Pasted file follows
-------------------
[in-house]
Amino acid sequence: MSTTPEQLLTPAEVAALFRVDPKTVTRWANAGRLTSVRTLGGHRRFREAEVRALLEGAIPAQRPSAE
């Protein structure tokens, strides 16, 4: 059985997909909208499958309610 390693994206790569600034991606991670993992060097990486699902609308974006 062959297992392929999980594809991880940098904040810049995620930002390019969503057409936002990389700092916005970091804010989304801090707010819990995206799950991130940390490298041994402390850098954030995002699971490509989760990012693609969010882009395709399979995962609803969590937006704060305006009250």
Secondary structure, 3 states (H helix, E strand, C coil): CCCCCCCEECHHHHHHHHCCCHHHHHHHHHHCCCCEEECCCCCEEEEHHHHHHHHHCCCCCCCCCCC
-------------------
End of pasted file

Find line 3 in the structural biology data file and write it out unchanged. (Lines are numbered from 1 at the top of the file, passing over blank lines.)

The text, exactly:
């Protein structure tokens, strides 16, 4: 059985997909909208499958309610 390693994206790569600034991606991670993992060097990486699902609308974006 062959297992392929999980594809991880940098904040810049995620930002390019969503057409936002990389700092916005970091804010989304801090707010819990995206799950991130940390490298041994402390850098954030995002699971490509989760990012693609969010882009395709399979995962609803969590937006704060305006009250």